It was not the first time his McLaren let him down. It did in qualifying at the N???rburging, provoking a big crash and leaving him tenth on the grid. And it did in Istanbul when his tyre let go. But crucially, unlike Raikkonen’s troubles, his race problems were not terminal.

Race in, race out, Hamilton looked capable of scoring a podium anywhere. Indeed he led more laps than anyone else (321) and was second on more laps than anyone else (311). His consistency extended to qualifying, where he had more front row starts (12) and a better average starting position than any of his rivals (2.59 vs Alonso 3.18).

I don’t think Hamilton drove a better year than Alonso or Michael Schumacher did in 2006. But on balance over the entire season, Lewis Hamilton was the best driver of 2007.

And i didn’t even mention the fact that he did it all in his first year of racing in Formula 1.

Previous driver rankings

Author information

Keith Collantine
Lifelong motor sport fan Keith set up RaceFans in 2005 - when it was originally called F1 Fanatic. Having previously worked as a motoring...

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28 comments on “F1 07 review: Driver rankings (3/3)”

  1. I completely agree with this ranking. Well done, Keith! :) What other reviews do you have in store? Will you do year-end awards ala F1 Racing?

  2. didn’y Kimi win in Melbourne ? just a question :-)

  3. Sorry I was thinking Malaysia and wrote Melbourne – fixed now.

    I did do a piece on the F1 Racing Awards last year (F1 2006 Review: Men of the Year) but they seem to be doing it later this year. It may well be because, as I wrote last year, they couldn’t include various options that deserved to win their respective categories because the deadline for publication came too soon.

  4. Yeah I agree, stuff F1 Racing, your stuff is more up to date.


    If Hamilton was the best driver on the grid this year he would have won the championship. I would be switching your top two but have little arguement with the rest (Christian Albers is rated a little too well for my liking.)

  5. To me lifting Hamilton onto the top of the “pedestal” is a little bit premature taking into account how he fell apart under the pressure in the last two races. And to give his inexperience as the reason for his failure to handle wet conditions is basically more proof that he isn’t the finished article yet, which is of course very natural and acceptable. I guess the hype in the UK has affected everyone a little bit. If he would’ve won it I would be all for him, but he threw it away himself which for me is the deciding factor against him as driver of the year.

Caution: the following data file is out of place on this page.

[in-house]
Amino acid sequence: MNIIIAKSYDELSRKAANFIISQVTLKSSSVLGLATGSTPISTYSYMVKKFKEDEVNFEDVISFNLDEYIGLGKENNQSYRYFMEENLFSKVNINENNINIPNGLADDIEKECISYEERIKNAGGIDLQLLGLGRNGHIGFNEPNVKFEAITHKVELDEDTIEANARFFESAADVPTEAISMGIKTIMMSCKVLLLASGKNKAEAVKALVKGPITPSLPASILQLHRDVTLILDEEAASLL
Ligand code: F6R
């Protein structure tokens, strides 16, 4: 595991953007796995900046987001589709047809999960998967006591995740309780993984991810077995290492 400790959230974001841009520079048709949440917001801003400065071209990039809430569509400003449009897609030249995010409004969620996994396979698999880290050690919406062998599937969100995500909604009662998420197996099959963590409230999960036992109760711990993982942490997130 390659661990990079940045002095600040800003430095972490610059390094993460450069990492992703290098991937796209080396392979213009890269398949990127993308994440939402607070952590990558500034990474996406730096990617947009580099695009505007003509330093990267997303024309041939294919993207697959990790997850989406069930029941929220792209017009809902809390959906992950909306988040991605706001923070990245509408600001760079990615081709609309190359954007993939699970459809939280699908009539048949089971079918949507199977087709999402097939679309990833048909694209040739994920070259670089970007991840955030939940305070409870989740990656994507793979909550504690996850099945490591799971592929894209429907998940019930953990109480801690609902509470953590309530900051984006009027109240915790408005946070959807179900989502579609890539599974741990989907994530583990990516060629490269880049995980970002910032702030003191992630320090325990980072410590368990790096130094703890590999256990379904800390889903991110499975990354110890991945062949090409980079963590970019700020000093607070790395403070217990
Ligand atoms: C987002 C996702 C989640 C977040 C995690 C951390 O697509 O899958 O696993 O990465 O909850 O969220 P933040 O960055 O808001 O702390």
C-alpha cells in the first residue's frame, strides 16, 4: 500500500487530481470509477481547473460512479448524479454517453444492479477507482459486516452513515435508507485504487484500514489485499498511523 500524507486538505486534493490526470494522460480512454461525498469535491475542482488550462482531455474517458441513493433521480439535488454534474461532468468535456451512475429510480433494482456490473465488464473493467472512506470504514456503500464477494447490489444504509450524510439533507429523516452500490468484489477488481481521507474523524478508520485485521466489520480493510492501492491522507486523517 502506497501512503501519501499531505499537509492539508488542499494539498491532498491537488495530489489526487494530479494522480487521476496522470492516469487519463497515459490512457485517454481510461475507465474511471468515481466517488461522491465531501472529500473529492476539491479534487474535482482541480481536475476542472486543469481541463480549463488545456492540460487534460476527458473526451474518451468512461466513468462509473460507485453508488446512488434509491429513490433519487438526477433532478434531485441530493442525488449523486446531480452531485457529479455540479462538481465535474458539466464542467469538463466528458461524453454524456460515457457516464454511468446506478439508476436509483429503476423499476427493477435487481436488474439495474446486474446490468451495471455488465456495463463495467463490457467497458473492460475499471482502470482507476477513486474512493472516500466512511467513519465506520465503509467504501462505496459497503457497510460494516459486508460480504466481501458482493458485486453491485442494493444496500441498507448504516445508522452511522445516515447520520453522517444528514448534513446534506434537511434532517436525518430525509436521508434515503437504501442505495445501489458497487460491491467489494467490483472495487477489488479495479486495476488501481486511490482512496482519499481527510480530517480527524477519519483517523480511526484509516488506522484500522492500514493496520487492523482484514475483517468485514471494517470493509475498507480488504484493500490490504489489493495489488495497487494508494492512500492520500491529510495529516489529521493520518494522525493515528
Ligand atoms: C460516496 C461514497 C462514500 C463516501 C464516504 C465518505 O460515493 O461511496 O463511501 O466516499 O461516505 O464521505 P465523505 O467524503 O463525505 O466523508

6. I don’t think he failed to handle wet conditions at all – look at his drive in Fuji! And there was nothing wrong with his pace at Nurburgring or Shanghai. The problem was that he misjudged when to switch from wet to dry weather tyres.

    The mistakes at Shanghai and Interlagos weren’t necessarily borne out of pressure – he didn’t do what Carlos Reutemann did and forget how to drive – it was a tactical mistake, not a gaffe under pressure. If anything, he forgot he was in a championship battle and drove as if he had to win the last two races. Of course, the final nail in the coffin was the gearbox failure.

  7. I agree, the mistakes in the wet weren’t 100% mistakes under pressure, but as you already say were mostly due to inexperience, whereas I definitely wouldn’t discount pressure as a factor in the Shanghai mistake. In the last race he came apart completely in my eyes, or at least in a way that isn’t fitting for a top driver. He didn’t forget he was in a championship battle, I think he just wanted to win it in the best way possible. I watched quite a few GP2 races last year and that combined with what I saw this year leads me to think that the mistakes in the final race wouldn’t have happened to him if there was nothing riding on it. Just due to the fact that I hadn’t seen such a bad performance from him in any of the races I have seen so far.
    I think everyone will remember the “huddle” he had with his father under the umbrella before the start, have you ever seen a top driver do that? A top driver has to at least give the appearance of absolute coolness prior to a start and not be seen ducking the public eye for some kind of moral prepping session or whatever went on there.